Smith said funding data collection directly makes sense because of the financial uncertainty involved with creating broadband maps. 

“Sometimes you might make your application process such that you have to prove that the service isn’t there in order to apply for funds,” Smith said. “It’s expensive to prove it isn’t there. So you take a big risk in trying to collect the data in order to apply for funds.”

Campos said current broadband maps are “all over the board,” which doesn’t help local areas attempting to get funding for their projects. She supports this bill because people “can’t keep chasing a digit that doesn’t actually exist.” 

Rinehart said it’s good the bill at least tries to solve a big issue, but he doesn’t know how much impact the law could have. Some mapping projects can be a multimillion-dollar problem, and the grants referenced in the act are “pretty small.” 

Gordon also had concerns about the practicality of this legislation. While he believes a codified version of the bill could be a plus for states and local areas, it mentions certain programs, such as the Distance Learning and Telemedicine Grant Program, that have nothing to do with Internet speed testing. 

“I understand what they were trying to do, but I think they did a shotgun shot to something that probably should have been a more specific drafting,” Gordon said. 

The Broadband Parity Act

This bill, introduced last week by Sens. Jacky Rosen, D-Nev., and Shelley Moore Capito, D-W.Va., would require federal broadband programs to adopt the FCC’s definition of broadband: 25 Mbps/3 Mbps. 

Smith said it ultimately makes sense to standardize the definition of broadband. However, he can see how this change might not necessarily be to rural Arkansas’ advantage. Right now, certain programs stipulate 10 Mbps/1 Mbps, which opens up the door for smaller communities that don’t even have that lower speed yet. But if such programs raise the standard to 25/3, it’s possible rural areas would see more competition for funds.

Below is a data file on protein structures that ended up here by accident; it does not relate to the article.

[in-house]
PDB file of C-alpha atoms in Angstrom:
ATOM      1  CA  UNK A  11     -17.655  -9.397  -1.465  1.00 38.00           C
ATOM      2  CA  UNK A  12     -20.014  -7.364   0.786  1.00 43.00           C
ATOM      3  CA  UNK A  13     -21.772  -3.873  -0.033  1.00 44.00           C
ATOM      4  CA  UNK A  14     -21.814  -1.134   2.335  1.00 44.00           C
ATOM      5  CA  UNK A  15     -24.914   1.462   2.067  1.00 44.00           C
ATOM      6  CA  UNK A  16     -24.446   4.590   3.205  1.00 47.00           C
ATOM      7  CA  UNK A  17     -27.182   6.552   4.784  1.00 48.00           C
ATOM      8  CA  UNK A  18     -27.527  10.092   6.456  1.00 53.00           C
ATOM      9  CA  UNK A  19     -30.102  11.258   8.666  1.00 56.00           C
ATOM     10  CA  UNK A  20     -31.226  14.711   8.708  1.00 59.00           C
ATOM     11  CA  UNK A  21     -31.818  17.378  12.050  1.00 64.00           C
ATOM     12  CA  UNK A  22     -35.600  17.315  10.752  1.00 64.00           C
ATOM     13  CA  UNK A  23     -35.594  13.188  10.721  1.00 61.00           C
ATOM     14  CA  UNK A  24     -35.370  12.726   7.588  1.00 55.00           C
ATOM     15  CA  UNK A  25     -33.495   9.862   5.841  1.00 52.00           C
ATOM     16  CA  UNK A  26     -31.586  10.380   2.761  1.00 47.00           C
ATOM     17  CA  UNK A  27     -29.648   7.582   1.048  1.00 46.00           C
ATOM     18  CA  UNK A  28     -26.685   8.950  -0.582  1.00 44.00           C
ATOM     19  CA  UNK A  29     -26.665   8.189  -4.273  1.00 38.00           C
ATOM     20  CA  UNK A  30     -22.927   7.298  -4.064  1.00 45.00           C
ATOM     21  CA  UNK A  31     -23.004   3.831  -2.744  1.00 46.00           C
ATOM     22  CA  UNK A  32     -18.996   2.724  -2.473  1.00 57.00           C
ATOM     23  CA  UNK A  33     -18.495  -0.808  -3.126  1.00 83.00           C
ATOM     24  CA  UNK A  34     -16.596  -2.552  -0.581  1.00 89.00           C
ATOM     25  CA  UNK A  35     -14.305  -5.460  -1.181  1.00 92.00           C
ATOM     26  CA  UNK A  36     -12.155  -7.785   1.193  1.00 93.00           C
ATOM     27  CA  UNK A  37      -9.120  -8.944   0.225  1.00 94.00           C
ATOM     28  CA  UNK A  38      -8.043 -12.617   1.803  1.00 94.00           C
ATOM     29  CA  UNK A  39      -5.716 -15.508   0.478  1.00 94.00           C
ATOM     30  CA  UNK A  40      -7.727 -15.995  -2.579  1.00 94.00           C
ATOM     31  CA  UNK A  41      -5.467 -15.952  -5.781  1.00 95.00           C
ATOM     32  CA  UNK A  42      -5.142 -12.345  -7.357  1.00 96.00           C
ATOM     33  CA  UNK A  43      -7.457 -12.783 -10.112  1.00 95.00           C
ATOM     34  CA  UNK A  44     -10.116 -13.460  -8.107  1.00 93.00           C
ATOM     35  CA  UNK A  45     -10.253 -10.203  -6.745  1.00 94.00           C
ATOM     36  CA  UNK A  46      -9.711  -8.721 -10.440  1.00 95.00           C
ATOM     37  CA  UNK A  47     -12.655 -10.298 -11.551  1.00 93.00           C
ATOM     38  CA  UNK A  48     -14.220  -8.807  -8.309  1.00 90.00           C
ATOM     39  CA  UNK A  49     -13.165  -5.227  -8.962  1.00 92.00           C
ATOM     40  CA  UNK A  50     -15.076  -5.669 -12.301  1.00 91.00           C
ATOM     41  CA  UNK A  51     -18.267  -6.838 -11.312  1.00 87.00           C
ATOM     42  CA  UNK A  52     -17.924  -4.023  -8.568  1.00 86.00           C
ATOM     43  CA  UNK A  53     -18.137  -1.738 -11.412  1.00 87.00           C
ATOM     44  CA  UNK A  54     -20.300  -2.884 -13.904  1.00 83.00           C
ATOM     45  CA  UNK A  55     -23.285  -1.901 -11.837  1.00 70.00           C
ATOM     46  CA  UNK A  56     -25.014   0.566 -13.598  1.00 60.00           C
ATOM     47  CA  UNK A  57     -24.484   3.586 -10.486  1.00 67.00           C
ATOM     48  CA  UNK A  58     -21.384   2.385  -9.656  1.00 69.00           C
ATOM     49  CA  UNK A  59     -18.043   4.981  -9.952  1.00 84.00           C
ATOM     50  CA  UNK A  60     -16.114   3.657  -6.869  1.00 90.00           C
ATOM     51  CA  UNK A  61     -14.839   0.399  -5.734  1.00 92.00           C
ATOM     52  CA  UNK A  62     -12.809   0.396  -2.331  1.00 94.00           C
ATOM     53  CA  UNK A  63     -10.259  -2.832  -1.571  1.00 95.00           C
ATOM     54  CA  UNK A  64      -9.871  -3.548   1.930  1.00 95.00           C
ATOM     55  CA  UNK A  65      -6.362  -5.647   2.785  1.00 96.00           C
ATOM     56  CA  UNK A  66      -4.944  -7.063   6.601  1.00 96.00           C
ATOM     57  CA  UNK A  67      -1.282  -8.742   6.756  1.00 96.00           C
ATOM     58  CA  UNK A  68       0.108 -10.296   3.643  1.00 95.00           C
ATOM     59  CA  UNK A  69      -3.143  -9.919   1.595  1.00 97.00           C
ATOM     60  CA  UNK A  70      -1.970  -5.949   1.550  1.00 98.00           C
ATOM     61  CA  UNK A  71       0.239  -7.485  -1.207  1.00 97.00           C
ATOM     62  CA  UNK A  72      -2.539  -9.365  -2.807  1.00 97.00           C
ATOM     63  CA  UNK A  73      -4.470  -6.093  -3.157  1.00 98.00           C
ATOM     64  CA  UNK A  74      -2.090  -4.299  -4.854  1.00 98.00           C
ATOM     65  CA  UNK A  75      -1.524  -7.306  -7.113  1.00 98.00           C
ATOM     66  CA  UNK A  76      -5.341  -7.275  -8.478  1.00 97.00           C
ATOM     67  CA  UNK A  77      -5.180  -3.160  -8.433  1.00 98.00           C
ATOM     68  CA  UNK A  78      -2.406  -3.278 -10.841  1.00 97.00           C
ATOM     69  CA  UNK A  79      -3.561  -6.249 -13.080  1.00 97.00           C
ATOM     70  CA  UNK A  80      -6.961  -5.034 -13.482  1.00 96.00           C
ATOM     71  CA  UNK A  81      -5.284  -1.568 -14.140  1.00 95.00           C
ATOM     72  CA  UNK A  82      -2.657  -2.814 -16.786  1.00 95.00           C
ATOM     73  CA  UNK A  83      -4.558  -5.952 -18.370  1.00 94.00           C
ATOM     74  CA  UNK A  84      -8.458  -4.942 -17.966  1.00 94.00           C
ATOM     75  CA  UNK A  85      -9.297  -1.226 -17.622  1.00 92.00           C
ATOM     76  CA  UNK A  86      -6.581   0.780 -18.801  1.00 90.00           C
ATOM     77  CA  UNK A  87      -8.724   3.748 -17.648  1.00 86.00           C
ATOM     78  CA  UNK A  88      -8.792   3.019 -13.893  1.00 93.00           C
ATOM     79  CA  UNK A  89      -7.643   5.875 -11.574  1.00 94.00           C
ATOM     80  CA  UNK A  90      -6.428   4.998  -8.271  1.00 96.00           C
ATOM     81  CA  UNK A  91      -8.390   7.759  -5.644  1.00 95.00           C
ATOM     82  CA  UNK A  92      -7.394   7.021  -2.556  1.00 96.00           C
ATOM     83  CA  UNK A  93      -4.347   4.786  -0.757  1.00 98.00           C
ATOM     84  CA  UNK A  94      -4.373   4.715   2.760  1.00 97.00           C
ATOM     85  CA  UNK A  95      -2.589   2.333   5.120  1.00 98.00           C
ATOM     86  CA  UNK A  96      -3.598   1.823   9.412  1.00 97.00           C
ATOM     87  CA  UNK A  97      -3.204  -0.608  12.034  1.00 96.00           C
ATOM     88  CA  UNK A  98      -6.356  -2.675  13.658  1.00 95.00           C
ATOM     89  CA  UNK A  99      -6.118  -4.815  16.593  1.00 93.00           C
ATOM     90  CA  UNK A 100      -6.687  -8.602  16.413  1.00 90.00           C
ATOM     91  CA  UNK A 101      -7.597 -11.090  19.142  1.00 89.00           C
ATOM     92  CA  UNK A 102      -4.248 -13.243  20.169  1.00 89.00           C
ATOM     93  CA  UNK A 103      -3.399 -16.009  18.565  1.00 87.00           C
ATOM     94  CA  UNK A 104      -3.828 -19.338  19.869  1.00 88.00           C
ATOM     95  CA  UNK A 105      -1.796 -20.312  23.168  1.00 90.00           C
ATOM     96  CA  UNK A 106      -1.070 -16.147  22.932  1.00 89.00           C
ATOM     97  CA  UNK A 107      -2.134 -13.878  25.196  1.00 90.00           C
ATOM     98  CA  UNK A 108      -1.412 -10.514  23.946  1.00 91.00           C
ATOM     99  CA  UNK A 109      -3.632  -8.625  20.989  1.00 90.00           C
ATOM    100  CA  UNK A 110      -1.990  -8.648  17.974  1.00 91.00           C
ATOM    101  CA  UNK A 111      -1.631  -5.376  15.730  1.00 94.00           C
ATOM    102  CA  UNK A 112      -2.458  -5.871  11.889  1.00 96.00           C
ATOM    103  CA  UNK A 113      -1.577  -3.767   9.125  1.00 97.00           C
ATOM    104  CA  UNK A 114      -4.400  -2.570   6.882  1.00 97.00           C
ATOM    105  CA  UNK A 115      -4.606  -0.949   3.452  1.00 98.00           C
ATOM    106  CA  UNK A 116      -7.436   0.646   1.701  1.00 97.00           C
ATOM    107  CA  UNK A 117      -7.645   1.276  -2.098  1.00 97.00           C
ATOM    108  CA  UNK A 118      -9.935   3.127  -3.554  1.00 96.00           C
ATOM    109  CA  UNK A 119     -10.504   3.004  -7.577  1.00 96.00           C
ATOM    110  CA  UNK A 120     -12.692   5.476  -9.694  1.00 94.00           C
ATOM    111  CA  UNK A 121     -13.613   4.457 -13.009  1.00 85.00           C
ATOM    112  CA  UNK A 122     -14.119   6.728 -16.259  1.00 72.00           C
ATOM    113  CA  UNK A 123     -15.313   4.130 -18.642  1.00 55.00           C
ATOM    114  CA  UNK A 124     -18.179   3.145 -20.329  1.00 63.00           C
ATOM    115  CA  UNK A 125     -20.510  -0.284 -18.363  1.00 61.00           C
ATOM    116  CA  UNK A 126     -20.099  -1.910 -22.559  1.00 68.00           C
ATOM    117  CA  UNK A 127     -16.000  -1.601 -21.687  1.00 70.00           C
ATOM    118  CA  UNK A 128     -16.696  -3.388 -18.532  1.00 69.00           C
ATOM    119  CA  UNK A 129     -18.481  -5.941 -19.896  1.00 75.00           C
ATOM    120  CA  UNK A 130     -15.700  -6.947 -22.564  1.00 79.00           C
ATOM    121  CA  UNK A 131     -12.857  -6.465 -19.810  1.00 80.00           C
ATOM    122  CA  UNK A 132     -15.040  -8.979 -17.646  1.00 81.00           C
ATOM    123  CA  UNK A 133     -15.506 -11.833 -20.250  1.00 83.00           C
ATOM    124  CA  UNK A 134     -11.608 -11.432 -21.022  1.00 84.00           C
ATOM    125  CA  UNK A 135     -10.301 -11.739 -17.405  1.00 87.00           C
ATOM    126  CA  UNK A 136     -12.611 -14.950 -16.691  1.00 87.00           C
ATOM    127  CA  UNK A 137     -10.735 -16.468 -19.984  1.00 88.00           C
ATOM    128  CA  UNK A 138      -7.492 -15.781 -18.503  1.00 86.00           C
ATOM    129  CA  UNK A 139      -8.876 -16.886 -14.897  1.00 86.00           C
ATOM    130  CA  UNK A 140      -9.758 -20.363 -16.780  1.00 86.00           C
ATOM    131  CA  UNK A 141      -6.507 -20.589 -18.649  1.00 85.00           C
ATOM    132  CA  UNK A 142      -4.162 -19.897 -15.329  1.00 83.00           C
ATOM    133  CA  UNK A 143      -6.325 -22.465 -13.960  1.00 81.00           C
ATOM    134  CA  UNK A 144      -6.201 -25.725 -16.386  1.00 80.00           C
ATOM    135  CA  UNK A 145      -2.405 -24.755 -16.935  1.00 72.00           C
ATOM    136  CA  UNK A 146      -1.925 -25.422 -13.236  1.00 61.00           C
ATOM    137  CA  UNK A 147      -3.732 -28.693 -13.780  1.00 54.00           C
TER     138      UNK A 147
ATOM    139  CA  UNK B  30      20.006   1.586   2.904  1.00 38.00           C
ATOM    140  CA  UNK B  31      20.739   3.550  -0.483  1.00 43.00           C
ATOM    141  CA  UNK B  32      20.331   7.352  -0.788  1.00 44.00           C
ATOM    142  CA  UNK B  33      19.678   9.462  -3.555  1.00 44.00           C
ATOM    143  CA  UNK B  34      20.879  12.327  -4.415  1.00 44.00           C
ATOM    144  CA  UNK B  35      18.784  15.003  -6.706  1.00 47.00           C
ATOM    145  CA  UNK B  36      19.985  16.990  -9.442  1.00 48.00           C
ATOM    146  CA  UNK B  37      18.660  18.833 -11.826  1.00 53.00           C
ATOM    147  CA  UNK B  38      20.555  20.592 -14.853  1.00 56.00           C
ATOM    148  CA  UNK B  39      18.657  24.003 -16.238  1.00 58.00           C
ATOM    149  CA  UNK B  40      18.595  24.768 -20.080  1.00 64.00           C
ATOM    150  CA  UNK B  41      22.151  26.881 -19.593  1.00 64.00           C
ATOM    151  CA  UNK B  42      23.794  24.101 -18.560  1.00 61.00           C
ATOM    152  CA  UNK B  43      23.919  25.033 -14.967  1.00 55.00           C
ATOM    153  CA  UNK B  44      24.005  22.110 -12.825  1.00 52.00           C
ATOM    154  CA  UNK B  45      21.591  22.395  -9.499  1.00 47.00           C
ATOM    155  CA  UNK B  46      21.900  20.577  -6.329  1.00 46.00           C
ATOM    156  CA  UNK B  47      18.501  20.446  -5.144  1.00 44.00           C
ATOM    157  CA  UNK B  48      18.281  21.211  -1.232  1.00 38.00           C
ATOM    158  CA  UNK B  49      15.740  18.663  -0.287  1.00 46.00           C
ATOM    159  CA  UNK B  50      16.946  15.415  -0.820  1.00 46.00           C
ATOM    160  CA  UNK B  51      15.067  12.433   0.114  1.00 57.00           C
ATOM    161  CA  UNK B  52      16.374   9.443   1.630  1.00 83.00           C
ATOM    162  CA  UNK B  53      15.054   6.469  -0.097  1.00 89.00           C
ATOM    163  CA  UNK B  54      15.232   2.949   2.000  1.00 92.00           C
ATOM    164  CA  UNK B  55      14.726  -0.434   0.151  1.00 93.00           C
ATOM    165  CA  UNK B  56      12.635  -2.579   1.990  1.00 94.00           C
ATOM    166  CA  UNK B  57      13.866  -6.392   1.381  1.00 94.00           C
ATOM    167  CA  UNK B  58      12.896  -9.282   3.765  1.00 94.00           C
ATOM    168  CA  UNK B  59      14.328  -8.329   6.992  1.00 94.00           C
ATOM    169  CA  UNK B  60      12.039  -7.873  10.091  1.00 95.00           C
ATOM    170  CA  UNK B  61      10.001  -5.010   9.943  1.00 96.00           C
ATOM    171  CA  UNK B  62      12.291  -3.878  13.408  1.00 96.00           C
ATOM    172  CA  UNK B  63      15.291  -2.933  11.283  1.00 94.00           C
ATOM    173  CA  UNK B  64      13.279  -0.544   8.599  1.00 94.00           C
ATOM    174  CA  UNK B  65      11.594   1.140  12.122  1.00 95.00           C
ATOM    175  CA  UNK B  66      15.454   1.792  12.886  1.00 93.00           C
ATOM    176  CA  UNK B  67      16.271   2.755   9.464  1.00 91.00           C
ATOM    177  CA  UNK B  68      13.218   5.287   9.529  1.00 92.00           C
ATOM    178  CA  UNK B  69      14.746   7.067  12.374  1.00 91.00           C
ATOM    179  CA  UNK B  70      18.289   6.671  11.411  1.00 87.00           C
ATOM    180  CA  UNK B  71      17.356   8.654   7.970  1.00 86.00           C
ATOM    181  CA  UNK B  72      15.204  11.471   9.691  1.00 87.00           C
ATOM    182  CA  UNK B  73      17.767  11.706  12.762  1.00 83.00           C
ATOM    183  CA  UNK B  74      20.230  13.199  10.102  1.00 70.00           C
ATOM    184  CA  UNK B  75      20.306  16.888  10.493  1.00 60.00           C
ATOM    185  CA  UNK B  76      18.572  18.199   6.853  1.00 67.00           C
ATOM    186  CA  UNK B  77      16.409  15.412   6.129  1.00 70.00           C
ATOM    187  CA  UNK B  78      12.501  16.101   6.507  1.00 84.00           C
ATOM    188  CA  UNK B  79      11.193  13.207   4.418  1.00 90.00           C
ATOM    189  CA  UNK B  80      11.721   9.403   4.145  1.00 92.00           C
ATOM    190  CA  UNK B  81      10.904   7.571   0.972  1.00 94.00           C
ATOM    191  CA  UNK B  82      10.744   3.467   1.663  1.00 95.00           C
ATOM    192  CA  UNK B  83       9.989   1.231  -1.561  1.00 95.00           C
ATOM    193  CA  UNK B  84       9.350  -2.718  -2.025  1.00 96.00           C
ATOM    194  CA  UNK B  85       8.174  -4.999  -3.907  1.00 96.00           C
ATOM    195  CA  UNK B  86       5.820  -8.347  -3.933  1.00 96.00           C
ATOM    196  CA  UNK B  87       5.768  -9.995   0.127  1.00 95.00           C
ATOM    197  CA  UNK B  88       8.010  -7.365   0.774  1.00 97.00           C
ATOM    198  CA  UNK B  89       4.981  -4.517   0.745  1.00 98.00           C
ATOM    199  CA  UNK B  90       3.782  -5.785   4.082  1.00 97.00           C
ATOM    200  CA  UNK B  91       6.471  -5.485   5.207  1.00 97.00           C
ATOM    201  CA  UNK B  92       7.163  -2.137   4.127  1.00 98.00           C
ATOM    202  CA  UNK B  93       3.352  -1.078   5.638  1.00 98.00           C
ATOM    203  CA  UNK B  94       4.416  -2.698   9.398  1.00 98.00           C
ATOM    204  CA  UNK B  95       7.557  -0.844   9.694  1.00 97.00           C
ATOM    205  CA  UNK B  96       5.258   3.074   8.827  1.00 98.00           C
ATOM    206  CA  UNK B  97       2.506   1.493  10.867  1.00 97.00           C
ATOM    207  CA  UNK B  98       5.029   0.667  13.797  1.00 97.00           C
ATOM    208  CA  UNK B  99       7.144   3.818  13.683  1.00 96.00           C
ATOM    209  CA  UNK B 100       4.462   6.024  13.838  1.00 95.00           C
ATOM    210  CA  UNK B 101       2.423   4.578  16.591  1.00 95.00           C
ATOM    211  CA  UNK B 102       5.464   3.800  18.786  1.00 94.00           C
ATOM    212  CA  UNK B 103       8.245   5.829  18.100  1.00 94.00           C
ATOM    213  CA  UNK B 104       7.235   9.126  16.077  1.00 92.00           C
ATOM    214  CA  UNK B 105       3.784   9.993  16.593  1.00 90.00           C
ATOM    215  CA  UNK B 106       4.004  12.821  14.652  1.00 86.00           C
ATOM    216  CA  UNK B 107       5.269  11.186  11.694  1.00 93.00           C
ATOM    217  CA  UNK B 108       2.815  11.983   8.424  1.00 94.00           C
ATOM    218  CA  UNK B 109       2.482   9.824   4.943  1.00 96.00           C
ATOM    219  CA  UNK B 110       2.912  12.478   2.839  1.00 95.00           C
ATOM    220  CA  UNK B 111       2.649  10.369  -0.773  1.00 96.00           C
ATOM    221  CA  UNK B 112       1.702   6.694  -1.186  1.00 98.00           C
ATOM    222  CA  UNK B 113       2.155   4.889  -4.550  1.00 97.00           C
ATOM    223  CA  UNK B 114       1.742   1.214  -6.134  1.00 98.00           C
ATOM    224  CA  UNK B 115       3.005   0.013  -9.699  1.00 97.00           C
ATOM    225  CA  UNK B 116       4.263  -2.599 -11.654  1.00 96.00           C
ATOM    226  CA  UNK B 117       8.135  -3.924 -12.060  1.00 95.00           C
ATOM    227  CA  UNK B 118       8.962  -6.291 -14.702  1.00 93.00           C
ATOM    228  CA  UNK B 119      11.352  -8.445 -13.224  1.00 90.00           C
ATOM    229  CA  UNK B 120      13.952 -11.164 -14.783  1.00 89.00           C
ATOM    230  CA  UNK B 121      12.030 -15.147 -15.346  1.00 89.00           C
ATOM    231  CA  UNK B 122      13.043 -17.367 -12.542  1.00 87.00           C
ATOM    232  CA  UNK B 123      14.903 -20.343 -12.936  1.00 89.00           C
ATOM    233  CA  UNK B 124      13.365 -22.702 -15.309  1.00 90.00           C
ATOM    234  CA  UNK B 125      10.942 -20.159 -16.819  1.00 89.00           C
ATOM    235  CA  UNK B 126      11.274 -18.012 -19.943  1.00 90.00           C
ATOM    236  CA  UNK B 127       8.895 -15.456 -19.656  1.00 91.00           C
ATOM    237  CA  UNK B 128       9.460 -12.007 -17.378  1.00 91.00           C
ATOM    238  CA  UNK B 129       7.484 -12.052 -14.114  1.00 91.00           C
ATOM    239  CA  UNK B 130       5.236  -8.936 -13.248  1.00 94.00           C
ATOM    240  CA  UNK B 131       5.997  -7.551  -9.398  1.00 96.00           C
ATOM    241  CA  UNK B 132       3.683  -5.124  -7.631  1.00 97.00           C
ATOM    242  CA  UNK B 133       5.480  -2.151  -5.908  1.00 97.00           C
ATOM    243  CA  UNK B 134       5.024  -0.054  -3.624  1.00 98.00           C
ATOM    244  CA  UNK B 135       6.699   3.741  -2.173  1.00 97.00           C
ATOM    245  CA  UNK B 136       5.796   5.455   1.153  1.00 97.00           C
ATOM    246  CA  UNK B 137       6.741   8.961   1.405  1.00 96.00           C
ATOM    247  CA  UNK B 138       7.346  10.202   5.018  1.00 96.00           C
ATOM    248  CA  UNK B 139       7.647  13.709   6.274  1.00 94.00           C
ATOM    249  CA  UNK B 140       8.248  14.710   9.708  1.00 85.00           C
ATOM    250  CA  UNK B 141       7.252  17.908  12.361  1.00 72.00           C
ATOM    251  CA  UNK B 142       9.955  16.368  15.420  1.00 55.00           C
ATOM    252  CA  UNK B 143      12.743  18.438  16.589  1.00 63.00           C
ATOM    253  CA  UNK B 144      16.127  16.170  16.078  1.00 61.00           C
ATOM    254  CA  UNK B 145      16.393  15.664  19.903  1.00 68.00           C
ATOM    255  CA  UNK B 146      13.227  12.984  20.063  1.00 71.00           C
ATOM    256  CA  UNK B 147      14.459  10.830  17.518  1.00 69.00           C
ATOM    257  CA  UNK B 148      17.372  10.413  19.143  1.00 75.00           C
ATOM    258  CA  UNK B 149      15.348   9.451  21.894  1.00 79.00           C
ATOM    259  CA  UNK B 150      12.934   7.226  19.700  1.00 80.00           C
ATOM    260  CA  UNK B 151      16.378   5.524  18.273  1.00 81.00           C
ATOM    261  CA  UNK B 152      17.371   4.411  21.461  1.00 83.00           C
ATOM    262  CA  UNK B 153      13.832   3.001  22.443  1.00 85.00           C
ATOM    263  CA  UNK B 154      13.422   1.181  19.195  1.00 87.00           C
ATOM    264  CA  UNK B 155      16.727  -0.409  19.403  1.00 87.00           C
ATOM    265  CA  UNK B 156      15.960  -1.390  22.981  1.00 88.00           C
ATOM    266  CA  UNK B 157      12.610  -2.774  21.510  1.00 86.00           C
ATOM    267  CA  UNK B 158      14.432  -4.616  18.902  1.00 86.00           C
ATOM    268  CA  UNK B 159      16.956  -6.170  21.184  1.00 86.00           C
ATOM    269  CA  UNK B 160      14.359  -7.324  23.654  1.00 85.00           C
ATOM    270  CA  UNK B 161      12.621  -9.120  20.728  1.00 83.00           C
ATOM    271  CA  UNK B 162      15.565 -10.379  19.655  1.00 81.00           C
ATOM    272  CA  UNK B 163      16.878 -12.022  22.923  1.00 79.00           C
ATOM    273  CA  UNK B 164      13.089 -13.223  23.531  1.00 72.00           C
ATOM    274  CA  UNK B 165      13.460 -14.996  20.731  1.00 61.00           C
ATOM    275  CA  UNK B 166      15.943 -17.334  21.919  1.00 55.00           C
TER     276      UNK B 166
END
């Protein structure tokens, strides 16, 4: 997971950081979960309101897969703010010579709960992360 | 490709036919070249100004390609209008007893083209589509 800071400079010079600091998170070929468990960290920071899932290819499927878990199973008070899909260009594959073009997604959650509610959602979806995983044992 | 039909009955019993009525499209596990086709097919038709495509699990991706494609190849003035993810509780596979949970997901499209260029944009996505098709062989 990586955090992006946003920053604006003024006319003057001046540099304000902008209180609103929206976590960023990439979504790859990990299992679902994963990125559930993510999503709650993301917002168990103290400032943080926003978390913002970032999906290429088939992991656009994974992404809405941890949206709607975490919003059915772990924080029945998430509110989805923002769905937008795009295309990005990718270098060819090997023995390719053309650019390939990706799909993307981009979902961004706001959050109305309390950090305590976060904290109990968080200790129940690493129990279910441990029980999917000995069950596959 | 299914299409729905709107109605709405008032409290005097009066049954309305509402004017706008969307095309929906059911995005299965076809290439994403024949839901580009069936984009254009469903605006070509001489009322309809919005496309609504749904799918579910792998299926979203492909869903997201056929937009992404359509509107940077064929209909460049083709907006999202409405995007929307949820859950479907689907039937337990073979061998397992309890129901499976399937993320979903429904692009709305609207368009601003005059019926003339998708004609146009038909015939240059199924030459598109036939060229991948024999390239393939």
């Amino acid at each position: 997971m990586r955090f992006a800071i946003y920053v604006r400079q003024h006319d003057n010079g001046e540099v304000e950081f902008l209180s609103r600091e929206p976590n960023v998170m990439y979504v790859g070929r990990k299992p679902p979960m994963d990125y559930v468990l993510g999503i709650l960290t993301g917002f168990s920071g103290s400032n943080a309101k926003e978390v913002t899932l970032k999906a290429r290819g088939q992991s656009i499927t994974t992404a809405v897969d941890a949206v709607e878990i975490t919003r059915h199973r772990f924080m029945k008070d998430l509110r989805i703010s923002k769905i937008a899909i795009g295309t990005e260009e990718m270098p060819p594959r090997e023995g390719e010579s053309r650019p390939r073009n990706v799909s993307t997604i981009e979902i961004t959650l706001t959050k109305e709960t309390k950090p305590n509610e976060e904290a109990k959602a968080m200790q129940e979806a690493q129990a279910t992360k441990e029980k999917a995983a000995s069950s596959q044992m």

Campos said all projects should strive to meet the FCC standard of 25/3 at a minimum. In fact, she believes everyone should aim for speeds beyond that baseline. Further, when the FCC raises the standard again, that new baseline should be pursued.  

Gordon isn’t a fan of 10/1 being used as a baseline measure in federal programs. 

“I think certainly that that 10/1 needs to be raised to the 25/3, just so we have parity across the country,” Gordon said. “And obviously funding should be also at the 25/3 level. Why do we have a broadband measure that is not being complied with across government programs?”

For Rinehart's part, he has argued for one broadband standard for a long time, yet he doesn’t fully understand the justification for 25/3. He suggests that the FCC should work to establish a relationship between broadband speed thresholds and the things that individuals and businesses care about when it comes to Internet use. 

Gordon added that he personally believes 100 Mbps/100 Mbps will be a necessary standard soon due to the growing number of ways that the Internet is being used. In other words, the bandwidth could wind up being stretched very thin if 25/3 remains the standard for too long. 

Jed Pressgrove has been a writer and editor for about 15 years. He received a bachelor’s degree in journalism and a master’s degree in sociology from Mississippi State University.